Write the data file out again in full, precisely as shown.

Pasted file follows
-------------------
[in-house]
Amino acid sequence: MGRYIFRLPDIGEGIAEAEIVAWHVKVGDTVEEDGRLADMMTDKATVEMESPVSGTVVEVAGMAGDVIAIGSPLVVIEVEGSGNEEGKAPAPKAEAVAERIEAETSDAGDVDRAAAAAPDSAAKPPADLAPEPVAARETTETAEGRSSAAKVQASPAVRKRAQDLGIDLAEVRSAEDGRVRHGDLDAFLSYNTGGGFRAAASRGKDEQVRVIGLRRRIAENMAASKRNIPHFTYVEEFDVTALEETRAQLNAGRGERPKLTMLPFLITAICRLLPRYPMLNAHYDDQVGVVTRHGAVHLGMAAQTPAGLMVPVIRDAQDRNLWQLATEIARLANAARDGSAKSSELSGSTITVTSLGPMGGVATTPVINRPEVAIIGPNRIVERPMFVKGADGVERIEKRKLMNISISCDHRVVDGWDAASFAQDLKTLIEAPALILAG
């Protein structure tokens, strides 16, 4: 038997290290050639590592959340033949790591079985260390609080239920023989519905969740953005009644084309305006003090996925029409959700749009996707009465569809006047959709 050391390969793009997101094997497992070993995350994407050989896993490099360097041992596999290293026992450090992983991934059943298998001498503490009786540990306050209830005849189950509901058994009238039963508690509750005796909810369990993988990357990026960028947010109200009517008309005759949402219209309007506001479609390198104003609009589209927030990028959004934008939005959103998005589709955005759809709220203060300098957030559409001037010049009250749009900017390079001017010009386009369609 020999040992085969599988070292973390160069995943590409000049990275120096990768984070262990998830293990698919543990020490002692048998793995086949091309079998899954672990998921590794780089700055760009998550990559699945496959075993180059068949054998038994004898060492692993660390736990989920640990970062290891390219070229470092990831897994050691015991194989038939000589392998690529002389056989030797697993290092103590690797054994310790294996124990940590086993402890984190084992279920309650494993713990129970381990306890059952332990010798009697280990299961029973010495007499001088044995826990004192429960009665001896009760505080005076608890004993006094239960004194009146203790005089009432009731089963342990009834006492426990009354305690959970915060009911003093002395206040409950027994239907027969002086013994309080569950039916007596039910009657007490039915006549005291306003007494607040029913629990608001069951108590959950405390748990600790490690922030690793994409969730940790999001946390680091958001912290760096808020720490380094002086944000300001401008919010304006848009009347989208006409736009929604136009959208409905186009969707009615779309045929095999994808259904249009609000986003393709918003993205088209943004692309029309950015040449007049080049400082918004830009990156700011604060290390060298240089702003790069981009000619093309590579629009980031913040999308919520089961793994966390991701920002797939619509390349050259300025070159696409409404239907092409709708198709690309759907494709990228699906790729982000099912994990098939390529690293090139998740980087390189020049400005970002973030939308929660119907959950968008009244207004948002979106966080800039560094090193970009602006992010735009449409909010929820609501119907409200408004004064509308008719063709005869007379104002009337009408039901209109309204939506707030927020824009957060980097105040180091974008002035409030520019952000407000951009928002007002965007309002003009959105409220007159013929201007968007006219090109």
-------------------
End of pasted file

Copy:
[in-house]
Amino acid sequence: MGRYIFRLPDIGEGIAEAEIVAWHVKVGDTVEEDGRLADMMTDKATVEMESPVSGTVVEVAGMAGDVIAIGSPLVVIEVEGSGNEEGKAPAPKAEAVAERIEAETSDAGDVDRAAAAAPDSAAKPPADLAPEPVAARETTETAEGRSSAAKVQASPAVRKRAQDLGIDLAEVRSAEDGRVRHGDLDAFLSYNTGGGFRAAASRGKDEQVRVIGLRRRIAENMAASKRNIPHFTYVEEFDVTALEETRAQLNAGRGERPKLTMLPFLITAICRLLPRYPMLNAHYDDQVGVVTRHGAVHLGMAAQTPAGLMVPVIRDAQDRNLWQLATEIARLANAARDGSAKSSELSGSTITVTSLGPMGGVATTPVINRPEVAIIGPNRIVERPMFVKGADGVERIEKRKLMNISISCDHRVVDGWDAASFAQDLKTLIEAPALILAG
């Protein structure tokens, strides 16, 4: 038997290290050639590592959340033949790591079985260390609080239920023989519905969740953005009644084309305006003090996925029409959700749009996707009465569809006047959709 050391390969793009997101094997497992070993995350994407050989896993490099360097041992596999290293026992450090992983991934059943298998001498503490009786540990306050209830005849189950509901058994009238039963508690509750005796909810369990993988990357990026960028947010109200009517008309005759949402219209309007506001479609390198104003609009589209927030990028959004934008939005959103998005589709955005759809709220203060300098957030559409001037010049009250749009900017390079001017010009386009369609 020999040992085969599988070292973390160069995943590409000049990275120096990768984070262990998830293990698919543990020490002692048998793995086949091309079998899954672990998921590794780089700055760009998550990559699945496959075993180059068949054998038994004898060492692993660390736990989920640990970062290891390219070229470092990831897994050691015991194989038939000589392998690529002389056989030797697993290092103590690797054994310790294996124990940590086993402890984190084992279920309650494993713990129970381990306890059952332990010798009697280990299961029973010495007499001088044995826990004192429960009665001896009760505080005076608890004993006094239960004194009146203790005089009432009731089963342990009834006492426990009354305690959970915060009911003093002395206040409950027994239907027969002086013994309080569950039916007596039910009657007490039915006549005291306003007494607040029913629990608001069951108590959950405390748990600790490690922030690793994409969730940790999001946390680091958001912290760096808020720490380094002086944000300001401008919010304006848009009347989208006409736009929604136009959208409905186009969707009615779309045929095999994808259904249009609000986003393709918003993205088209943004692309029309950015040449007049080049400082918004830009990156700011604060290390060298240089702003790069981009000619093309590579629009980031913040999308919520089961793994966390991701920002797939619509390349050259300025070159696409409404239907092409709708198709690309759907494709990228699906790729982000099912994990098939390529690293090139998740980087390189020049400005970002973030939308929660119907959950968008009244207004948002979106966080800039560094090193970009602006992010735009449409909010929820609501119907409200408004004064509308008719063709005869007379104002009337009408039901209109309204939506707030927020824009957060980097105040180091974008002035409030520019952000407000951009928002007002965007309002003009959105409220007159013929201007968007006219090109």